Well, I guess the monster should look more like the second picture than the first, but when I first read this account my initial reaction was "statistical outlier". Consider a mathematician plotting a set of measurements on a graph. The points will tend to cluster around a point, line or curve and some deductions can be made based on that. However, it may be that for some reason one data point is way out of line and is ignored in the final assessment. That is, you don't draw your curve to take a detour round this one point. However, Lt. Fordyce is a person and not a statistic!

Looking more closely at the account, I had two guesses at the witness location based on Fordyce's statement that the animal was 150 yards ahead having entered well-wooded area beyond Foyers. These are shown below marked "A" and "B". I have driven through this forest many a time and it is quite a winding road and so 150 yard stretches are not frequent. Note however that the creature would have a mile walk as the crow flies back to the loch - and that across some hilly terrain! If it followed the river, it was even further and it is not clear to me whether it would have had to negotiate the waterfall at Foyers.


Deer are a common sight wandering across the road and I have seen them myself. It is highly unlikely deer could be mistaken for what Lt. Fordyce described. I did wonder if he had seen an escaped dromedary camel from one of the circuses that were visitors to Inverness in olden days. The lieutenant described it as grey and indeed you can get a grey looking camel (below). However, a scan of the Highland newspapers of the time on the Ambaile Highland Heritage website carries no stories about escaped camels though it is not inconceivable that there was some exotic pet owner frequenting the area (it was reputed that somebody kept crocodiles near Loch Ness in the 1930s!). It is clear however from the account that Lt. Fordyce knew what a camel looked like.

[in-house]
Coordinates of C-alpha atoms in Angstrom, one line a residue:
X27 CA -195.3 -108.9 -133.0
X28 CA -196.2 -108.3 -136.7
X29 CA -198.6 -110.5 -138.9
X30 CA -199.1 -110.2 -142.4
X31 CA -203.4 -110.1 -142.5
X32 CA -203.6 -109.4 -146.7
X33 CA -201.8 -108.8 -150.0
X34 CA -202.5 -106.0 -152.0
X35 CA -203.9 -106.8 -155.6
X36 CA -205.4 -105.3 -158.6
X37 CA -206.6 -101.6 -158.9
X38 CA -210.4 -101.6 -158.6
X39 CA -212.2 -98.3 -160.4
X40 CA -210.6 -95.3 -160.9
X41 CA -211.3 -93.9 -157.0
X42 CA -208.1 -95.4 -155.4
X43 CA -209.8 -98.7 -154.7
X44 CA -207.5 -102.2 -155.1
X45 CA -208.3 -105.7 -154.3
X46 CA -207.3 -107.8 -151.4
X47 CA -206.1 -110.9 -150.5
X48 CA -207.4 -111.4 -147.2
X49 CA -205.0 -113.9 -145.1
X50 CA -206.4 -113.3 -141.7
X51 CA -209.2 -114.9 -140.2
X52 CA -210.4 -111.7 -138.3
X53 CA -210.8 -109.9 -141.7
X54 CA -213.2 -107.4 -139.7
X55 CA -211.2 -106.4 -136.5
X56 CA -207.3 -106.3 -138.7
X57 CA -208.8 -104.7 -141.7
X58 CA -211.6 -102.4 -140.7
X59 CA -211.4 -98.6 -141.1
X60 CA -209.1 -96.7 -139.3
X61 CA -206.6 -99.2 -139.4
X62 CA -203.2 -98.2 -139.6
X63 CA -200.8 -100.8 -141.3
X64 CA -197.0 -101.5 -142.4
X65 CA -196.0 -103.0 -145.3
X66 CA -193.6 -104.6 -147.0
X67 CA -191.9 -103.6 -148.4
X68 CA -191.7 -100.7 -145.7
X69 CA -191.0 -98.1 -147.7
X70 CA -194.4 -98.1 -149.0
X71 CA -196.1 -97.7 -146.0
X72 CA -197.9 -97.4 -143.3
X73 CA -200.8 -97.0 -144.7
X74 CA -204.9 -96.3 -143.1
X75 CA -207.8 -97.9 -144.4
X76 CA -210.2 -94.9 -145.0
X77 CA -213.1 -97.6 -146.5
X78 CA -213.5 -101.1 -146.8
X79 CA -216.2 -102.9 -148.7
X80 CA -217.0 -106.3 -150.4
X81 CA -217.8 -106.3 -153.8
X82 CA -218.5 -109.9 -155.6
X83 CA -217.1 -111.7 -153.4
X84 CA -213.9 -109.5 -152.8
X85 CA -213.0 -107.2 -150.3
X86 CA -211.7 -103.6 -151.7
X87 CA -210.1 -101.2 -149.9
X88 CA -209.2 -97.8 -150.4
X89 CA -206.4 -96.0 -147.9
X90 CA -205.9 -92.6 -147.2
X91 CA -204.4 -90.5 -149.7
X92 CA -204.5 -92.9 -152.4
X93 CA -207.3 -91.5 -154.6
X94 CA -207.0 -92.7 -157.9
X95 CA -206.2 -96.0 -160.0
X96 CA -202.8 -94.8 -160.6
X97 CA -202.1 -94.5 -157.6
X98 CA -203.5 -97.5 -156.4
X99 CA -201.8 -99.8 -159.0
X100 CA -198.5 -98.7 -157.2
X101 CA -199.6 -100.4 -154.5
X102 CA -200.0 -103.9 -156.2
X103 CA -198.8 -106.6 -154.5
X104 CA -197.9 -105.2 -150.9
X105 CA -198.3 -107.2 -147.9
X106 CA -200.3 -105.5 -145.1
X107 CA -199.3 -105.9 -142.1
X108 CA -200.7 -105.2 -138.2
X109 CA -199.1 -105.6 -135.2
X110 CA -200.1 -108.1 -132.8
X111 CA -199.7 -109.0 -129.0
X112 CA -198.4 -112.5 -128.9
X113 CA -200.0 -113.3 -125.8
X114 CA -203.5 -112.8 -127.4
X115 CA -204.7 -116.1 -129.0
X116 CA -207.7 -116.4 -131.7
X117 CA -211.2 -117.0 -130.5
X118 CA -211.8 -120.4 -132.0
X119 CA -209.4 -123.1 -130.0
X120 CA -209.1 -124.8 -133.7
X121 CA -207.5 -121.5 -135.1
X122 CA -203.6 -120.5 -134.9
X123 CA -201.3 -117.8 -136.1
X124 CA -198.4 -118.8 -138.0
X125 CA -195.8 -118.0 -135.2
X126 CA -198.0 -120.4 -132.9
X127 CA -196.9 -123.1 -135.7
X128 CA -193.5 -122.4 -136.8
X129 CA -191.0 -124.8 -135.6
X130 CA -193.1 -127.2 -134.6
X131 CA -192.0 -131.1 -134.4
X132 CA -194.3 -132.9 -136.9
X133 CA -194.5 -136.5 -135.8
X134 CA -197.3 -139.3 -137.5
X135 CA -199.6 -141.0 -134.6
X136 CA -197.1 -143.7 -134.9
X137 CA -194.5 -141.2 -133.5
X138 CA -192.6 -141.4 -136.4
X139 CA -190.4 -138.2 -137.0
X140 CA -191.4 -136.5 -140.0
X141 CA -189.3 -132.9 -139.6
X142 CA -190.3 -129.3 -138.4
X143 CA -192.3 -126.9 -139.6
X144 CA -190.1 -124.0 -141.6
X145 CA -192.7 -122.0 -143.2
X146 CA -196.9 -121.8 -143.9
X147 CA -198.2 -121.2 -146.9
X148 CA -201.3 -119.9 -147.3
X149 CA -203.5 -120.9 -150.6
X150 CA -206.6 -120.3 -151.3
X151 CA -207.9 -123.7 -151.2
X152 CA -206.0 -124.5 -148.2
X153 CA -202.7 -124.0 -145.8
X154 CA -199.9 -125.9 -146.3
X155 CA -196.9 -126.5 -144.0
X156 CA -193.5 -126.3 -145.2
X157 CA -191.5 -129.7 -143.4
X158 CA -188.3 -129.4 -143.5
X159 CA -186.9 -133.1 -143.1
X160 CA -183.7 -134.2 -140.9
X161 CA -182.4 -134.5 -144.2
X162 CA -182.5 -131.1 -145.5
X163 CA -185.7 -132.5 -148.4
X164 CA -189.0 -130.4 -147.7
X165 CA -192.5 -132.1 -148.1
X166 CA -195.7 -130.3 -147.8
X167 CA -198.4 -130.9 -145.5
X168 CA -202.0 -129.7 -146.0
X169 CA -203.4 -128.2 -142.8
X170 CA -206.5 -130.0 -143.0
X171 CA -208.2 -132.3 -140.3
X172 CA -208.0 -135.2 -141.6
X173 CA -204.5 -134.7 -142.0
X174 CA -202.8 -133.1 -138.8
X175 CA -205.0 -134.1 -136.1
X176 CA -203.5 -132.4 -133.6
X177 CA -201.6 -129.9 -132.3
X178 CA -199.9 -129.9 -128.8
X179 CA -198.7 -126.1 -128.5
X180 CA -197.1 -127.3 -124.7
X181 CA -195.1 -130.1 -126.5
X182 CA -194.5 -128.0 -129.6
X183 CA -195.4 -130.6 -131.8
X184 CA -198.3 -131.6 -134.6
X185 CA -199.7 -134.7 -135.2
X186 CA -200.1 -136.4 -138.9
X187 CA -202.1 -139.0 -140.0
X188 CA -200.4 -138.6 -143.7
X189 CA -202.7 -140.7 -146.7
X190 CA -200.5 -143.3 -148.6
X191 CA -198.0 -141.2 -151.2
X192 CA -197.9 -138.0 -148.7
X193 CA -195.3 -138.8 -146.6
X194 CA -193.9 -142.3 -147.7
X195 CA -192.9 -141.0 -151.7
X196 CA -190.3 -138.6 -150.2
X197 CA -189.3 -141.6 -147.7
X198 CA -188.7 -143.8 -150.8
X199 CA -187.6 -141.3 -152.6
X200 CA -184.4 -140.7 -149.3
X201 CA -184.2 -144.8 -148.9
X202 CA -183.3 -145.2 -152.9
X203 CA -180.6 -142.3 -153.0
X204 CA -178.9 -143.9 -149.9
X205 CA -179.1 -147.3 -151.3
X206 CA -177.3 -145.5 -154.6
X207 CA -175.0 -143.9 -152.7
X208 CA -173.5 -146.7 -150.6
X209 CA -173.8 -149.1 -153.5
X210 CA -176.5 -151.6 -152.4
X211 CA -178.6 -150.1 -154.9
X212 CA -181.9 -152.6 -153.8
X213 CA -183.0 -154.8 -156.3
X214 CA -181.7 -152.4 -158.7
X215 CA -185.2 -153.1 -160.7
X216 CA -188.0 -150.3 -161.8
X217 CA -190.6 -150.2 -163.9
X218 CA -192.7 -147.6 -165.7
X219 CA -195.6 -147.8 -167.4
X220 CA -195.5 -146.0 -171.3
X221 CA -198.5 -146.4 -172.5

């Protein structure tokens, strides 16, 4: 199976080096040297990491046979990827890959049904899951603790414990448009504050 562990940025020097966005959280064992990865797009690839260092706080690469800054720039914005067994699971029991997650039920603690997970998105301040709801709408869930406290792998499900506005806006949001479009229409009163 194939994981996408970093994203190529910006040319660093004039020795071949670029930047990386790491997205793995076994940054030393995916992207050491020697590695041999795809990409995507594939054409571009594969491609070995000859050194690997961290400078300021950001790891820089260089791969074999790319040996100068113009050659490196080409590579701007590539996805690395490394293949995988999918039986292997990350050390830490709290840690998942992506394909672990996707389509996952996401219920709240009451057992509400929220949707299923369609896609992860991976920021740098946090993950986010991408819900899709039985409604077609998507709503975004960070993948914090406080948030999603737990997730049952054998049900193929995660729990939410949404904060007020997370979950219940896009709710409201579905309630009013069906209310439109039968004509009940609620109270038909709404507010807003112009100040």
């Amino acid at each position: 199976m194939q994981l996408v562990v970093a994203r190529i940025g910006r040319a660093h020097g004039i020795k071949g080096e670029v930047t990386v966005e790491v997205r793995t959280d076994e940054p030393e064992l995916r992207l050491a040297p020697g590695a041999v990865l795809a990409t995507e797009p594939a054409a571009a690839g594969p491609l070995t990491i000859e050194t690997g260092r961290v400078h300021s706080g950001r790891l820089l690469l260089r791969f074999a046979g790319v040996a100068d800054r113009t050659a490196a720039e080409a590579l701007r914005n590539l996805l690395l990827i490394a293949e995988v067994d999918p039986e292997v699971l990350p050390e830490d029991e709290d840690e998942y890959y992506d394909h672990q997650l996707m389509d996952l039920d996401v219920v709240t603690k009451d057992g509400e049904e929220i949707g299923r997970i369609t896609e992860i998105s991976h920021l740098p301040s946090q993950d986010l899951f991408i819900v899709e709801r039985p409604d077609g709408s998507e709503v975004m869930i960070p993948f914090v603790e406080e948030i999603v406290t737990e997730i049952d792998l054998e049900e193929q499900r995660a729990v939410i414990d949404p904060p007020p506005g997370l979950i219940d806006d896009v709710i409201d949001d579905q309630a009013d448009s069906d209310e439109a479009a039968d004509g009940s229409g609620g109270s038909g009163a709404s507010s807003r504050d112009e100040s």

So what did the lieutenant and his fiancee see in those pre-Nessie days? Lt. Fordyce offers the opinion that Nessie is an amphibian and that monster hunters should turn their attention to the Monadhliath mountains in the pursuit of the creature. Amphibious theories are not new to the Loch Ness Monster debate, but the assumption behind these views is that though the monster can take to land, this is the exception rather than the rule. Lt. Fordyce seems to be reversing the land-water priority here.

Now as far as I know, Lt. Fordyce is the only person I have read who has espoused this unique view of the Loch Ness Monster. But, for the sake of argument, let us speculate upon such a land-based creature. One argument against this theory is that the monster has been reported multiple times as having flipper type appendages which clearly points to an aquatic based animal. However, the waters are somewhat muddied by other reports which report short, squat like legs with an occasional reference to hoof like extremities. I have my own explanation for that which will features in a general article on Nessie morphology at a later time, but this sighting with its longer legs could not be so explained.

In fact, one other account does mention somewhat long legs and that is the MacGruer land sighting from around the time of the First World War. Such a description has been put down to the person being an unreliable child witness, but should we be so dismissive in the light of the Fordyce case?

However, at one level, a land-based creature which makes the odd forage into the loch would explain the relative rarity of sightings as it would transpire that it actually spends most of its time on land! But the flip side of this argument would then ask why this creature has not been spotted in the Monadhliath mountains?